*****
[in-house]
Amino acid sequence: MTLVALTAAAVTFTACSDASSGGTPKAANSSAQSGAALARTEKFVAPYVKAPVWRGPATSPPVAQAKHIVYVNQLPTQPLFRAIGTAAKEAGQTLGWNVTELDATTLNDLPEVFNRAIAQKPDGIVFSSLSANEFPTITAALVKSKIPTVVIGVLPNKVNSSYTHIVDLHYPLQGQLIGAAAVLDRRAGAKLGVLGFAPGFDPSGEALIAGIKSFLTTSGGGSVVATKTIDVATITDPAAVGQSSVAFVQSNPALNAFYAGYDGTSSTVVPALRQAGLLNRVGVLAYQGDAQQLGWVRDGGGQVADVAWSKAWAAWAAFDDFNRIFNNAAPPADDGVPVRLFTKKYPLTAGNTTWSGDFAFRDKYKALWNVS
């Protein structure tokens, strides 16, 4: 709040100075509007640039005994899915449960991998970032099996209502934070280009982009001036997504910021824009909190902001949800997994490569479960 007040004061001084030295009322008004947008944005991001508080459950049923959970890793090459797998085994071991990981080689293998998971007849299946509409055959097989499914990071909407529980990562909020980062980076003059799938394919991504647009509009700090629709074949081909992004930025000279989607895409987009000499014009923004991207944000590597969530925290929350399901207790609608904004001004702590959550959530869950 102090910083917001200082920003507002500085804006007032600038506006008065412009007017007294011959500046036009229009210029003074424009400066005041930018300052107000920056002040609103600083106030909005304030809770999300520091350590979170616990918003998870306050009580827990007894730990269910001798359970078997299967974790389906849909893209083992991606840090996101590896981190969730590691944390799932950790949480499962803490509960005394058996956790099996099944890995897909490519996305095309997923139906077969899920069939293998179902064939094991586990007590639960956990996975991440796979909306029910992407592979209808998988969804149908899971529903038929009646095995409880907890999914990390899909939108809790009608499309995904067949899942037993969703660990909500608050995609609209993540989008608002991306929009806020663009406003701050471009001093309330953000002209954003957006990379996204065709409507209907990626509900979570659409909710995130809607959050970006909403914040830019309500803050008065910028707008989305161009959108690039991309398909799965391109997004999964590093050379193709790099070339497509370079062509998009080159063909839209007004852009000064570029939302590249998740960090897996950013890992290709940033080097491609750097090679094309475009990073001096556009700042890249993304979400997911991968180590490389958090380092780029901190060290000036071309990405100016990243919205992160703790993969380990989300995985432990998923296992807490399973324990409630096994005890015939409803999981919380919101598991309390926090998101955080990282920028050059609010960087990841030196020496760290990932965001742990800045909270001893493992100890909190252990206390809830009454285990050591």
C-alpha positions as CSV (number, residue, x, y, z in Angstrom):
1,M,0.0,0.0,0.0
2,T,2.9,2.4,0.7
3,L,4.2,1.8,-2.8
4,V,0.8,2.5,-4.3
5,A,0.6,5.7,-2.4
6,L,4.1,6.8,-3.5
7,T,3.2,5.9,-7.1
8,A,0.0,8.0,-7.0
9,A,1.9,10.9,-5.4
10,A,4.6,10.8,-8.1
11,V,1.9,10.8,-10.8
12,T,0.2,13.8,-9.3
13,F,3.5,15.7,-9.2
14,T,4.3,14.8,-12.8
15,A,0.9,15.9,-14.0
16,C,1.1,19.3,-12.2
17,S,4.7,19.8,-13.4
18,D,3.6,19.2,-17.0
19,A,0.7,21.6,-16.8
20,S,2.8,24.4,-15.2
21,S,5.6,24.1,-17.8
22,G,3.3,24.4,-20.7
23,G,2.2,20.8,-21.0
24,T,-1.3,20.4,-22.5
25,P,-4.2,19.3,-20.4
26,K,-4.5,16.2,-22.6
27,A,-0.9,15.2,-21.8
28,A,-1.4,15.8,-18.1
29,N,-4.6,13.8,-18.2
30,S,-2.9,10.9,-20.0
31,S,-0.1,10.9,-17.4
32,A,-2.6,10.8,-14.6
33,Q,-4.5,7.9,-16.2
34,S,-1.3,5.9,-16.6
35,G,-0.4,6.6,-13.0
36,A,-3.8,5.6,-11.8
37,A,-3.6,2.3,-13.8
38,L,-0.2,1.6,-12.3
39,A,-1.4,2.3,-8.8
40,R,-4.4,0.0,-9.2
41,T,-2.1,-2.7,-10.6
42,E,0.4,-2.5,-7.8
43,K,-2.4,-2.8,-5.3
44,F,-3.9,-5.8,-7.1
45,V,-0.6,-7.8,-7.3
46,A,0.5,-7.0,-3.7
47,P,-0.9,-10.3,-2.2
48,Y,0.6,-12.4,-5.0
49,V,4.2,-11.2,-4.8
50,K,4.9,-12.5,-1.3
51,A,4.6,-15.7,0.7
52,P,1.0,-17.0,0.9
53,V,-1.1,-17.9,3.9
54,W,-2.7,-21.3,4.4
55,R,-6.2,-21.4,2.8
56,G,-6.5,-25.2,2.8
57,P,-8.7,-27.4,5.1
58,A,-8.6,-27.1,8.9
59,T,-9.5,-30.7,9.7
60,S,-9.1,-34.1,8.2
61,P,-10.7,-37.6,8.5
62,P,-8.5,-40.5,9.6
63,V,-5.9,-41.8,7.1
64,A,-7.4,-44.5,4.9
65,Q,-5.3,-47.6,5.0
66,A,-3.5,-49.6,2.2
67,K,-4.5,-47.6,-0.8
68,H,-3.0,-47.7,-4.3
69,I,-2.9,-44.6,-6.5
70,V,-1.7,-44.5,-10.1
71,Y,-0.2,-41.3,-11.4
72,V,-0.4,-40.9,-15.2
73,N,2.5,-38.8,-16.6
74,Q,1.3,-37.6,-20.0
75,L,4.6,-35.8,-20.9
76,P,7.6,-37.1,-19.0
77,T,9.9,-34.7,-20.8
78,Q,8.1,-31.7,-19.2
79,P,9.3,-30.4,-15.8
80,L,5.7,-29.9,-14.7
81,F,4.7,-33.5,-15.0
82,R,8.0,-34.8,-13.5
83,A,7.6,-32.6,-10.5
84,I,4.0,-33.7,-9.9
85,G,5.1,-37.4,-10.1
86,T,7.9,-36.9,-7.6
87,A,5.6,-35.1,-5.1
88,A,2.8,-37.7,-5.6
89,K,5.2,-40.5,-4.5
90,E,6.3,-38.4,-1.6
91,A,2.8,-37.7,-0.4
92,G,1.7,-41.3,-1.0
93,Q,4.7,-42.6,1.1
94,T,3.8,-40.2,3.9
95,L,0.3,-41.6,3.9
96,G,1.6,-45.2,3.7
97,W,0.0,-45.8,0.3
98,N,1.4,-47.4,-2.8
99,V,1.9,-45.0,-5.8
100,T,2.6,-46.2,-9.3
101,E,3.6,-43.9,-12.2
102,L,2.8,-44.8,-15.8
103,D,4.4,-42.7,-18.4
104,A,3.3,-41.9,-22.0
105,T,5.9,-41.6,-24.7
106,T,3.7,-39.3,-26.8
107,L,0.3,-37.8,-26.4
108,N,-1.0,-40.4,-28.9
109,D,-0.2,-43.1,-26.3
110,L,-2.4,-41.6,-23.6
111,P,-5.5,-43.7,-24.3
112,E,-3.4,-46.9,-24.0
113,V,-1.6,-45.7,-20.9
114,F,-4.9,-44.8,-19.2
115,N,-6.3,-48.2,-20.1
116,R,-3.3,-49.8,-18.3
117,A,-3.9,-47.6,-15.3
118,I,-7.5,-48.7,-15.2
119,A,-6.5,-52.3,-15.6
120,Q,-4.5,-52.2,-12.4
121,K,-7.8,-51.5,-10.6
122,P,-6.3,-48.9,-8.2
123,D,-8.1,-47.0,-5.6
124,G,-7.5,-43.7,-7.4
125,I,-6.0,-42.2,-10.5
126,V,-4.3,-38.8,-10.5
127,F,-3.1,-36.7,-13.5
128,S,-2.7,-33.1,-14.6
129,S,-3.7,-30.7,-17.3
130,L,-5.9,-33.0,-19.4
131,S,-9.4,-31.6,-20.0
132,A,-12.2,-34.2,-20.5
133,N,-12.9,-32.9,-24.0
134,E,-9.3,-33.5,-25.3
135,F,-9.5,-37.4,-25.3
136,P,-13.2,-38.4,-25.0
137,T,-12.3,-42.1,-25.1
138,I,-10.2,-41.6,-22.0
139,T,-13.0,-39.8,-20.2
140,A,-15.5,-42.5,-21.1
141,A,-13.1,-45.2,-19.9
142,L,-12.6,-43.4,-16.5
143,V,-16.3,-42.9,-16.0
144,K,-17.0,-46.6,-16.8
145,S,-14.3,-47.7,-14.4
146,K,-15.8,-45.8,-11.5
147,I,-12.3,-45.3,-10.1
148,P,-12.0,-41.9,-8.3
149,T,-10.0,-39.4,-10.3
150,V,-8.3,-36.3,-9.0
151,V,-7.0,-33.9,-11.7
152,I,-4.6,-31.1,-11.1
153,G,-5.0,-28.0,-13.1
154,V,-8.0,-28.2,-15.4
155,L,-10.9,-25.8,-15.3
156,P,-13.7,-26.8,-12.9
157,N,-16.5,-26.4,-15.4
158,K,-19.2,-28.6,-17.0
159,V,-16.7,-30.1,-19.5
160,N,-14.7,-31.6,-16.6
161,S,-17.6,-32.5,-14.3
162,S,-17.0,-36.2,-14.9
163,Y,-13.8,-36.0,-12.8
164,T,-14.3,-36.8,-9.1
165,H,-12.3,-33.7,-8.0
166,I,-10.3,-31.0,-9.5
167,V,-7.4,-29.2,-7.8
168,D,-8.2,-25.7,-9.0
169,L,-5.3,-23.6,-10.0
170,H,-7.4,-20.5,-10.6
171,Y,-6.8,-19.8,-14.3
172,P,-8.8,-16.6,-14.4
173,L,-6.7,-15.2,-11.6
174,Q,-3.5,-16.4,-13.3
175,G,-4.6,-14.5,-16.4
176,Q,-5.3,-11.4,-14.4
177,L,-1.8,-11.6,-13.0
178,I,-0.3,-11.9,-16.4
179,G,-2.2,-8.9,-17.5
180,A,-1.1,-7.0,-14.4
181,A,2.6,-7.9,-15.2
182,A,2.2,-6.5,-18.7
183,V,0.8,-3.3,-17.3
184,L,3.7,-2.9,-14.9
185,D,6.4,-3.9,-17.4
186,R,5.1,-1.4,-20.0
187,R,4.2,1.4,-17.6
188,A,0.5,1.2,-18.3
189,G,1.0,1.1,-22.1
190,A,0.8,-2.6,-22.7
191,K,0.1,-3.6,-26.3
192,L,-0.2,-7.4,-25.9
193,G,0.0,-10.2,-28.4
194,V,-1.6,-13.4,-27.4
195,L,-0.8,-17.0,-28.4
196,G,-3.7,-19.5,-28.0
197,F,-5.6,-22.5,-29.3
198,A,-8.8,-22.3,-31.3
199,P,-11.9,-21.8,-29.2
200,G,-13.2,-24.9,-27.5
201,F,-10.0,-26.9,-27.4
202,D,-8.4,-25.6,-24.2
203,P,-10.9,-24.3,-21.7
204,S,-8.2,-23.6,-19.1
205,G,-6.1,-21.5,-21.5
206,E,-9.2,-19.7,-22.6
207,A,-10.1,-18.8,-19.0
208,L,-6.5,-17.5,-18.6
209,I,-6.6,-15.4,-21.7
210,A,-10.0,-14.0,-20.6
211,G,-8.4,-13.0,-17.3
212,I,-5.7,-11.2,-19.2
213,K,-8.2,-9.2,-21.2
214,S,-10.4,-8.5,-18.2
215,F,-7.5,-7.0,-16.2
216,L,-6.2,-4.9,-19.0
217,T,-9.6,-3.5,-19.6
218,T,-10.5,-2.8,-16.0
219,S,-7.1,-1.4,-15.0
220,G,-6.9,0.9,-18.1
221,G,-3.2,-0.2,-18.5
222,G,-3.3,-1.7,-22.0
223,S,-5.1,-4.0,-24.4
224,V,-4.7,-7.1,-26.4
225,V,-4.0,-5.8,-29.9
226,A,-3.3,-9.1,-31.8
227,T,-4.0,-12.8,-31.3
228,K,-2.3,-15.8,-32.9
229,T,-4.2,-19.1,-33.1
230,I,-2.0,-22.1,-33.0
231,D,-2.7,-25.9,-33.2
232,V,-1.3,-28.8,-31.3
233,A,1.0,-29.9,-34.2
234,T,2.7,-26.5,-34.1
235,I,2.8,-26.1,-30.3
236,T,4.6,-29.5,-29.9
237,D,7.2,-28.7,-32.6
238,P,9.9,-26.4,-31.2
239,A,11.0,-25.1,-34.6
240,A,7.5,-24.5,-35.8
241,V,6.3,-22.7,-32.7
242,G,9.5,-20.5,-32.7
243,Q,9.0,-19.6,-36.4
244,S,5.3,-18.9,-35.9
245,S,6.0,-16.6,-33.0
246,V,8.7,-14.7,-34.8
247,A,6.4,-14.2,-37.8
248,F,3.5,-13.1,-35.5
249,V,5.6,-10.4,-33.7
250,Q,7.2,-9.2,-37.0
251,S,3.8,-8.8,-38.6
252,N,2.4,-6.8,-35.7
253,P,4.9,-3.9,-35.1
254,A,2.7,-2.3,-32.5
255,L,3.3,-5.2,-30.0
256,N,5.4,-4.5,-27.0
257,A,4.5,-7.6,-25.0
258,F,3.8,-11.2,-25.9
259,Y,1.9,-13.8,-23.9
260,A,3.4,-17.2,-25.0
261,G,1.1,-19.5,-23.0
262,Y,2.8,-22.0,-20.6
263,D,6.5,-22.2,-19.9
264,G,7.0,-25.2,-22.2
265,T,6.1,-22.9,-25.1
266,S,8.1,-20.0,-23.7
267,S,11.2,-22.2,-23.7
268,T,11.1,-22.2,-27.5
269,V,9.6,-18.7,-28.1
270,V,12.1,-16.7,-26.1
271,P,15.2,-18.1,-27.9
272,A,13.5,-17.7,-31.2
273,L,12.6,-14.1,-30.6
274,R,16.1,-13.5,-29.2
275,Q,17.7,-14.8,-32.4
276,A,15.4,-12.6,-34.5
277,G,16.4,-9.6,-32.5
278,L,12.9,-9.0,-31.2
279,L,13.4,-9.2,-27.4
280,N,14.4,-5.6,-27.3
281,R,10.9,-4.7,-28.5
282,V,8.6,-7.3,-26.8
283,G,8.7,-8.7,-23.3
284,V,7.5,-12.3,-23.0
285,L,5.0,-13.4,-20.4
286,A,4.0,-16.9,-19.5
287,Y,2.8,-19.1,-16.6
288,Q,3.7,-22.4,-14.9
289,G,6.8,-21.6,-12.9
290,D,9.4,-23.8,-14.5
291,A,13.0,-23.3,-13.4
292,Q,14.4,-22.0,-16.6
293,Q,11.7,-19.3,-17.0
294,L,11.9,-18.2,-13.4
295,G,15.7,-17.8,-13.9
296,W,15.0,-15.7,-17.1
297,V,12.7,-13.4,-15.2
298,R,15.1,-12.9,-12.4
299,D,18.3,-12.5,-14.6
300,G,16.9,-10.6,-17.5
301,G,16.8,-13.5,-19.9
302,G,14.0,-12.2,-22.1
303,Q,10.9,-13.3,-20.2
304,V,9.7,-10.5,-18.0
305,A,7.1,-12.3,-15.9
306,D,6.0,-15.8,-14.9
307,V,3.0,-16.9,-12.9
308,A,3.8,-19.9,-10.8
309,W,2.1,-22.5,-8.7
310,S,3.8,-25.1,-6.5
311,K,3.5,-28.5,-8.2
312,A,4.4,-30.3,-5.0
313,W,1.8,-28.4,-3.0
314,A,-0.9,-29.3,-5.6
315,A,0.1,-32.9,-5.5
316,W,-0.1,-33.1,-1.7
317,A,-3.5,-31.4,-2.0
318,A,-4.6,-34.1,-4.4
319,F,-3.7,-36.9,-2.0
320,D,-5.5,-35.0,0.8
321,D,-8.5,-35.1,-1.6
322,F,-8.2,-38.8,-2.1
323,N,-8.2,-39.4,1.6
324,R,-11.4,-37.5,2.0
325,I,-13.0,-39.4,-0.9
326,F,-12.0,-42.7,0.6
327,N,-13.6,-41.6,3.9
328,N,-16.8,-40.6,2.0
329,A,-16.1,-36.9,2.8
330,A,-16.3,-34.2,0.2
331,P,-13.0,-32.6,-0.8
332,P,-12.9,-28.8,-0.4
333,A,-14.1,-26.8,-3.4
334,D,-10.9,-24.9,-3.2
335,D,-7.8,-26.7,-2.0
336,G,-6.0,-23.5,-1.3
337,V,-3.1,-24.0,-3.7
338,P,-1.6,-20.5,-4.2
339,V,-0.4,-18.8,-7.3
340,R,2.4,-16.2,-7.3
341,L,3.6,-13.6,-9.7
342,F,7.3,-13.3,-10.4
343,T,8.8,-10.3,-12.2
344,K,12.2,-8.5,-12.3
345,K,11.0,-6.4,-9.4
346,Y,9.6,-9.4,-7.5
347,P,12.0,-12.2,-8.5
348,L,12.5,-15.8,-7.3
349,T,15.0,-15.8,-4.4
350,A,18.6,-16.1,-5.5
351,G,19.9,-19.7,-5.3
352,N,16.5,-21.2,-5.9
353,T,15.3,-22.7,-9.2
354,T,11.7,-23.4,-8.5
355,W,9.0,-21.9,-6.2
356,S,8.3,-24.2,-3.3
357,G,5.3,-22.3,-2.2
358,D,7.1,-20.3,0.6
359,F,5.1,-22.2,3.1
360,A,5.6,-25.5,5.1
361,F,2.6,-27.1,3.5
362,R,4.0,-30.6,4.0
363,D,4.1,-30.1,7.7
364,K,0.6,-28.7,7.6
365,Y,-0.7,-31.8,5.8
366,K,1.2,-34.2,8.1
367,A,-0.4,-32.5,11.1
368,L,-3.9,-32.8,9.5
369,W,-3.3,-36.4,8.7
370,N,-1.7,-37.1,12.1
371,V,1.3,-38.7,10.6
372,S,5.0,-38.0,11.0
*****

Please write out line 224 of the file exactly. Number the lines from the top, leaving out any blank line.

220,G,-6.9,0.9,-18.1